There are no known biological control agents for the control of mimosa.
Mimosa seedlings and small trees can be controlled by applying a 2% solution of glyphosate or triclopyr plus a 0.25% non-ionic surfactant to thoroughly wet all leaves. Systemic herbicides such as glyphosate and triclopyr can kill entire plants because the chemicals travel through a plant from the leaves and stems to the actively growing roots. Triclopyr is a selective herbicide for many broad-leaved plant species and should be considered for sites where native or other desirable grasses are meant to be conserved.
The cut-stump and basal bark herbicidal methods should be considered when treating individual trees or where the presence of desirable species preclude foliar application. Stump treatments can be used as long as the ground is not frozen. Horizontally cut stems at or near ground level. Immediately apply a 25% solution of glyphosate or triclopyr and water to the cut stump making sure to cover the outer 20% of the stump. Basal bark applications are effective throughout the year as long as water is not standing at time of application. Apply a mixture of 25% triclopyr and 75% basal oil to the base of the tree trunk to a height of 12-15 inches from the ground. Thorough wetting is necessary for good control; spray until run-off is noticeable at the ground line. Applications should be made to cut stumps within one minute of cutting.
For larger trees stem injections of imazapyr or triclopyr can be used. For trees already chopped down apply these herbicides to the stem and stump to prevent resprouting. For saplings, apply triclopyr as a 20% solution in commercially available basal oil, diesel fuel, or kerosene (2.5 quarts per 3-gallon mix) with a penetrant (check with herbicide distributor) to young bark as a basal spray. For resprouts and seedlings thoroughly wet all leaves with a surfactant in water with and triclopyr or glyphosate herbicide as a 2% solution (8 ounces per 3-gallon mix between July to October) or clopyralid as a 0.2- to 0.4% solution (1 to 2 ounces per 3-gallon mix between July to September).
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References and Useful Links
University of Florida Center for Aquatic and Invasive Plants
University of Florida’s Cooperative Extension Electronic Data Information Source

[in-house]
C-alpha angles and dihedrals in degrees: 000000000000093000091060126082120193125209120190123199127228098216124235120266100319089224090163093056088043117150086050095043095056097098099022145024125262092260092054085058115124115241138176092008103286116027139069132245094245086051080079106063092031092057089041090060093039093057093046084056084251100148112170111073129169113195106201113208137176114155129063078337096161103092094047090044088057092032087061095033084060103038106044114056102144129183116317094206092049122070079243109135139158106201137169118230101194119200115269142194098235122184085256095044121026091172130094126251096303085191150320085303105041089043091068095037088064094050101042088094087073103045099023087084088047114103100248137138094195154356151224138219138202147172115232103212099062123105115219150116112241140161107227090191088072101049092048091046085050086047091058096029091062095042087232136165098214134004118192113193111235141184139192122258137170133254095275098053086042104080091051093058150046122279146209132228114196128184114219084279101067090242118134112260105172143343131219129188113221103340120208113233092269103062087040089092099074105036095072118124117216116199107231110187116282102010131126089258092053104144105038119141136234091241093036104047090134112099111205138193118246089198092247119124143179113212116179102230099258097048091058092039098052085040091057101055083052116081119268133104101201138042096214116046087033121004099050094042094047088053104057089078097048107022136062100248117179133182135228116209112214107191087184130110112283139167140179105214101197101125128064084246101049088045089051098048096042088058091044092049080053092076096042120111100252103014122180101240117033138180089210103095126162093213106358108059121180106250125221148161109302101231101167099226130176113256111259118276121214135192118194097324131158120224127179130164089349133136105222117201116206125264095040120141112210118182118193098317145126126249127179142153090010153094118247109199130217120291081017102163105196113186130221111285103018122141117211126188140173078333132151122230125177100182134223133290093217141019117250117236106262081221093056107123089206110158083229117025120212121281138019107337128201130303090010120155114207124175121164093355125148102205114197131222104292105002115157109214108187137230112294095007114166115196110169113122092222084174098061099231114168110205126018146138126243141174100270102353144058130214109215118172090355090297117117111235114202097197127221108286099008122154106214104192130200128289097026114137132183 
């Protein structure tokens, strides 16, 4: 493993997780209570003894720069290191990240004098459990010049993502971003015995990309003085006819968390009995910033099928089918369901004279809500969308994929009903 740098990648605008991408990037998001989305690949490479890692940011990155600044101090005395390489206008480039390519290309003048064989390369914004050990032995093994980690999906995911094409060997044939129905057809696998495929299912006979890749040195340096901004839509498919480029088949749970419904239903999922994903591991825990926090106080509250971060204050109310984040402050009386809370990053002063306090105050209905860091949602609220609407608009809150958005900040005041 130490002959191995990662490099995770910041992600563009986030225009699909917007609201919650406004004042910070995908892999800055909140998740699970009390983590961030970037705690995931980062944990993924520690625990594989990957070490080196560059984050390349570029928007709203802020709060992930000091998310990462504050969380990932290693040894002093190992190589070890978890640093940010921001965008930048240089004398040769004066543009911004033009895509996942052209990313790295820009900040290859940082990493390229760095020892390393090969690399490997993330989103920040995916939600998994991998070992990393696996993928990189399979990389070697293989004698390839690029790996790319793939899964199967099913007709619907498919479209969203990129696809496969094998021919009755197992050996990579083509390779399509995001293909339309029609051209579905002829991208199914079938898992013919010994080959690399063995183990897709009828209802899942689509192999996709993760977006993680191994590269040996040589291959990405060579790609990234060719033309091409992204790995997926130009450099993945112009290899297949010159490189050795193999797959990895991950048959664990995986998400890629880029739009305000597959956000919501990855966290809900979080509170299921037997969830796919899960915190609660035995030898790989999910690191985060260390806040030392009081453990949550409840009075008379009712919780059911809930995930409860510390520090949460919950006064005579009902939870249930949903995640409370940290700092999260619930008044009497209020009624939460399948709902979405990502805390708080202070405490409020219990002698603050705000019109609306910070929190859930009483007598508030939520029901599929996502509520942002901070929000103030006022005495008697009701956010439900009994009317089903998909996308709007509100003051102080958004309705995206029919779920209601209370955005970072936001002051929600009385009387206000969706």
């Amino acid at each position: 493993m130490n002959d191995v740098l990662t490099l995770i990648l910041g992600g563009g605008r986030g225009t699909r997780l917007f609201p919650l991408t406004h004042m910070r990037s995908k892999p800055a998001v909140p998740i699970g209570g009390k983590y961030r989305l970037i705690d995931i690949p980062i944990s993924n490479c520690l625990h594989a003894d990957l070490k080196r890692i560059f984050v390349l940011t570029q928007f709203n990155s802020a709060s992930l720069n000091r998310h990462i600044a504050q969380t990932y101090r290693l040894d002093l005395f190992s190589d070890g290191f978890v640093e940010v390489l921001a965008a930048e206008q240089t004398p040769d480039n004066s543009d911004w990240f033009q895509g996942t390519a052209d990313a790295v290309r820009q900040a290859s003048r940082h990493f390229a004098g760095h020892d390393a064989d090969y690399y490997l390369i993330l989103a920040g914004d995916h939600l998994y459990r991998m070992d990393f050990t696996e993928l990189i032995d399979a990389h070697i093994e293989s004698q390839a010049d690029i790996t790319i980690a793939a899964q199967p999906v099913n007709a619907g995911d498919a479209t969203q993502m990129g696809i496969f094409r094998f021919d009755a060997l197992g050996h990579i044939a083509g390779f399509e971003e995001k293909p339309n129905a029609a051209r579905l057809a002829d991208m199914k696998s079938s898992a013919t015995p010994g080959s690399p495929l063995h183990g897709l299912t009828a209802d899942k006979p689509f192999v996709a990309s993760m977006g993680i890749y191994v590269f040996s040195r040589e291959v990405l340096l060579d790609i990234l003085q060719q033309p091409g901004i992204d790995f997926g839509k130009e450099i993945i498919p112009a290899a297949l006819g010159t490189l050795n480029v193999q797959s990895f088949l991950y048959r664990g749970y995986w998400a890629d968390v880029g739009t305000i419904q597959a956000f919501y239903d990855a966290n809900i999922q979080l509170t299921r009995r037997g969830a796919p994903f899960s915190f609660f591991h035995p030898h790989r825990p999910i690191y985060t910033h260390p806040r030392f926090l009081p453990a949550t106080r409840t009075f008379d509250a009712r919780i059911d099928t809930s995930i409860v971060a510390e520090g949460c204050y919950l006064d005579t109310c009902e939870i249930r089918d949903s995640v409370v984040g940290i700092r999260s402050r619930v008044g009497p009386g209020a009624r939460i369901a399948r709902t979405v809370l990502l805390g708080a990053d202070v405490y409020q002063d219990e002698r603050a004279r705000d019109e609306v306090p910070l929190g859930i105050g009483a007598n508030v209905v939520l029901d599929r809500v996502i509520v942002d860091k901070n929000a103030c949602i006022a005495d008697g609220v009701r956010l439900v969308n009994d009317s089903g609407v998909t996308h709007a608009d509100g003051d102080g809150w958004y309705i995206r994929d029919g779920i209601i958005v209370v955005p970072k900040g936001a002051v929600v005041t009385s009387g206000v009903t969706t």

Langeland, K.A. and K. Craddock Burks. 1998. Identification and Biology of Non-Native Plants in Florida’s Natural Areas. IFAS Publication SP 257. University of Florida, Gainesville. 165 pp.
The Plant Conservation Alliance’s Alien Plant Working Group. Weeds Gone Wild: Alien Plant Invaders of Natural Areas
Pacific Island Ecosystems at Risk (PIER). Plant Threats to Pacific Ecosystems
Invasive Plants of the Eastern United States
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University of Florida, IFAS Extension, Circular 1529, Invasive Species Management Plans for Florida, 2008 by
Greg MacDonald, Associate Professor Jay Ferrell, Assistant Professor and Extension Weed Specialist
Brent Sellers, Assistant Professor and Extension Weed Specialist
Ken Langeland, Professor and Extension Weed Specialist Agronomy Department, Gainesville and Range Cattle REC, Ona
Tina Duperron-Bond, DPM – Osceola County
Eileen Ketterer-Guest, former Graduate Research Assistant
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View the herbarium specimen image from the University of Florida Herbarium Digital Imaging Projects.
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1. Identification and Biology of Nonnative Plants in Florida’s Natural Areas – Second Edition, by K.A. Langeland, H.M. Cherry, et al. University of Florida-IFAS Publication # SP 257. 2008.
2. Invasive and Non-native Plants You Should Know – Recognition Cards, by A. Richard and V. Ramey. University of Florida-IFAS Publication # SP 431. 2007.
3. Integrated Management of Nonnative Plants in Natural Areas of Florida, by K. A. Langeland, J. A. Ferrell, B. Sellers, G. E. MacDonald, and R. K. Stocker. University of Florida-IFAS Publication # SP 242. 2011.